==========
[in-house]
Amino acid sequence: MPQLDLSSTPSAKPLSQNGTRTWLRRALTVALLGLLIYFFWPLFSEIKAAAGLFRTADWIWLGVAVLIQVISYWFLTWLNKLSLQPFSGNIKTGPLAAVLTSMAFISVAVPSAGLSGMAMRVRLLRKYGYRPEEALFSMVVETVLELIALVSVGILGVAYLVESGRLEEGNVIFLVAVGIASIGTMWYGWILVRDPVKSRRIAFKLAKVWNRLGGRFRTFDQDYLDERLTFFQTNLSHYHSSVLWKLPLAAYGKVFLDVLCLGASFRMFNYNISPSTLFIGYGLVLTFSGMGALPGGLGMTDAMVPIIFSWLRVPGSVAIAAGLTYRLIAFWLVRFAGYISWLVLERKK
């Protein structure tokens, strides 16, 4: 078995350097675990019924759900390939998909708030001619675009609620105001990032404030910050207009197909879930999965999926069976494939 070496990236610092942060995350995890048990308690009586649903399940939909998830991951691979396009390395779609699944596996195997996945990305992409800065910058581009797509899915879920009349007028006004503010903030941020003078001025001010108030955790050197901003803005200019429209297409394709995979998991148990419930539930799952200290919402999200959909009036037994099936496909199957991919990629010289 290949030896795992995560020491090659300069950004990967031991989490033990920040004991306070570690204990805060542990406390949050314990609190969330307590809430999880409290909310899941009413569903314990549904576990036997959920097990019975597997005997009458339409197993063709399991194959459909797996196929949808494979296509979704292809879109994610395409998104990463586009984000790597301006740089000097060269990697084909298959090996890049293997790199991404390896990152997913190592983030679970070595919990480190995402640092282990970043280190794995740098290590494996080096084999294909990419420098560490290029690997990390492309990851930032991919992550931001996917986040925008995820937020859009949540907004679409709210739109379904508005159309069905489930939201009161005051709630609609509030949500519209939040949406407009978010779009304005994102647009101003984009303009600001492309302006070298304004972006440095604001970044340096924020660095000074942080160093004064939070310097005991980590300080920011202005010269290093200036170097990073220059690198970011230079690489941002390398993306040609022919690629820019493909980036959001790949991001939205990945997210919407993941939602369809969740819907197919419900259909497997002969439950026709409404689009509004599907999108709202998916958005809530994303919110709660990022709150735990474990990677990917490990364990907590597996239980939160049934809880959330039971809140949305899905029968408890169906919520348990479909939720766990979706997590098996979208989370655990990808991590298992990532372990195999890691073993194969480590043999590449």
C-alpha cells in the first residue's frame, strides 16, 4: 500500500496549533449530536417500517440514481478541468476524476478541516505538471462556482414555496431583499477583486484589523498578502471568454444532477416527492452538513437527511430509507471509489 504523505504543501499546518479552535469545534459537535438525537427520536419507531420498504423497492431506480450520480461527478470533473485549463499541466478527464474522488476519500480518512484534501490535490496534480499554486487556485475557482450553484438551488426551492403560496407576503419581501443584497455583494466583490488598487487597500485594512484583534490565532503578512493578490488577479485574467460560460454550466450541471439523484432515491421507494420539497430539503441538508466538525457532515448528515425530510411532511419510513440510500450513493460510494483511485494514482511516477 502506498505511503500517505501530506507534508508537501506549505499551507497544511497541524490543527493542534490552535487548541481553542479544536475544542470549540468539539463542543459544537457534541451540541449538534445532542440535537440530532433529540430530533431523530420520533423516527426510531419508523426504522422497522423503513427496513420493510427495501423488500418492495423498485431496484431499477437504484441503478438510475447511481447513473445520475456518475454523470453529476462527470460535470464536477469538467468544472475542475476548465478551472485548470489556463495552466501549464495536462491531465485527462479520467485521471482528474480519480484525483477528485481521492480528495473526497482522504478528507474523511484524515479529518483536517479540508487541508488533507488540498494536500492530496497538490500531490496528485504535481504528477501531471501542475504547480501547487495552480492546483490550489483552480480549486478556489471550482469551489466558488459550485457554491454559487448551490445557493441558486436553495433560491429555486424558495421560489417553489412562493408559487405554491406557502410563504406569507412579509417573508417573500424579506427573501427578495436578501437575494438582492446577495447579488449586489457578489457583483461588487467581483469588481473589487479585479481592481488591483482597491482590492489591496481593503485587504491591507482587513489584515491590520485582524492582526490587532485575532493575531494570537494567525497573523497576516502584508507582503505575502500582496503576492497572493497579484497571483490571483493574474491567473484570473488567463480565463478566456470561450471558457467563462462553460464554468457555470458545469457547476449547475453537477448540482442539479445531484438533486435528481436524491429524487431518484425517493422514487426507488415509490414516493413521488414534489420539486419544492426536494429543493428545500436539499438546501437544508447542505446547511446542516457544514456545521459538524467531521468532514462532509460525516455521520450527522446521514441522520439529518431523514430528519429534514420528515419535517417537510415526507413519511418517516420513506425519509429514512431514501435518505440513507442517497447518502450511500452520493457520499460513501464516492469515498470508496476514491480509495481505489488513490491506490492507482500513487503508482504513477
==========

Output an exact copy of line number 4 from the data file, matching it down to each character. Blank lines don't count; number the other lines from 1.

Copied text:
C-alpha cells in the first residue's frame, strides 16, 4: 500500500496549533449530536417500517440514481478541468476524476478541516505538471462556482414555496431583499477583486484589523498578502471568454444532477416527492452538513437527511430509507471509489 504523505504543501499546518479552535469545534459537535438525537427520536419507531420498504423497492431506480450520480461527478470533473485549463499541466478527464474522488476519500480518512484534501490535490496534480499554486487556485475557482450553484438551488426551492403560496407576503419581501443584497455583494466583490488598487487597500485594512484583534490565532503578512493578490488577479485574467460560460454550466450541471439523484432515491421507494420539497430539503441538508466538525457532515448528515425530510411532511419510513440510500450513493460510494483511485494514482511516477 502506498505511503500517505501530506507534508508537501506549505499551507497544511497541524490543527493542534490552535487548541481553542479544536475544542470549540468539539463542543459544537457534541451540541449538534445532542440535537440530532433529540430530533431523530420520533423516527426510531419508523426504522422497522423503513427496513420493510427495501423488500418492495423498485431496484431499477437504484441503478438510475447511481447513473445520475456518475454523470453529476462527470460535470464536477469538467468544472475542475476548465478551472485548470489556463495552466501549464495536462491531465485527462479520467485521471482528474480519480484525483477528485481521492480528495473526497482522504478528507474523511484524515479529518483536517479540508487541508488533507488540498494536500492530496497538490500531490496528485504535481504528477501531471501542475504547480501547487495552480492546483490550489483552480480549486478556489471550482469551489466558488459550485457554491454559487448551490445557493441558486436553495433560491429555486424558495421560489417553489412562493408559487405554491406557502410563504406569507412579509417573508417573500424579506427573501427578495436578501437575494438582492446577495447579488449586489457578489457583483461588487467581483469588481473589487479585479481592481488591483482597491482590492489591496481593503485587504491591507482587513489584515491590520485582524492582526490587532485575532493575531494570537494567525497573523497576516502584508507582503505575502500582496503576492497572493497579484497571483490571483493574474491567473484570473488567463480565463478566456470561450471558457467563462462553460464554468457555470458545469457547476449547475453537477448540482442539479445531484438533486435528481436524491429524487431518484425517493422514487426507488415509490414516493413521488414534489420539486419544492426536494429543493428545500436539499438546501437544508447542505446547511446542516457544514456545521459538524467531521468532514462532509460525516455521520450527522446521514441522520439529518431523514430528519429534514420528515419535517417537510415526507413519511418517516420513506425519509429514512431514501435518505440513507442517497447518502450511500452520493457520499460513501464516492469515498470508496476514491480509495481505489488513490491506490492507482500513487503508482504513477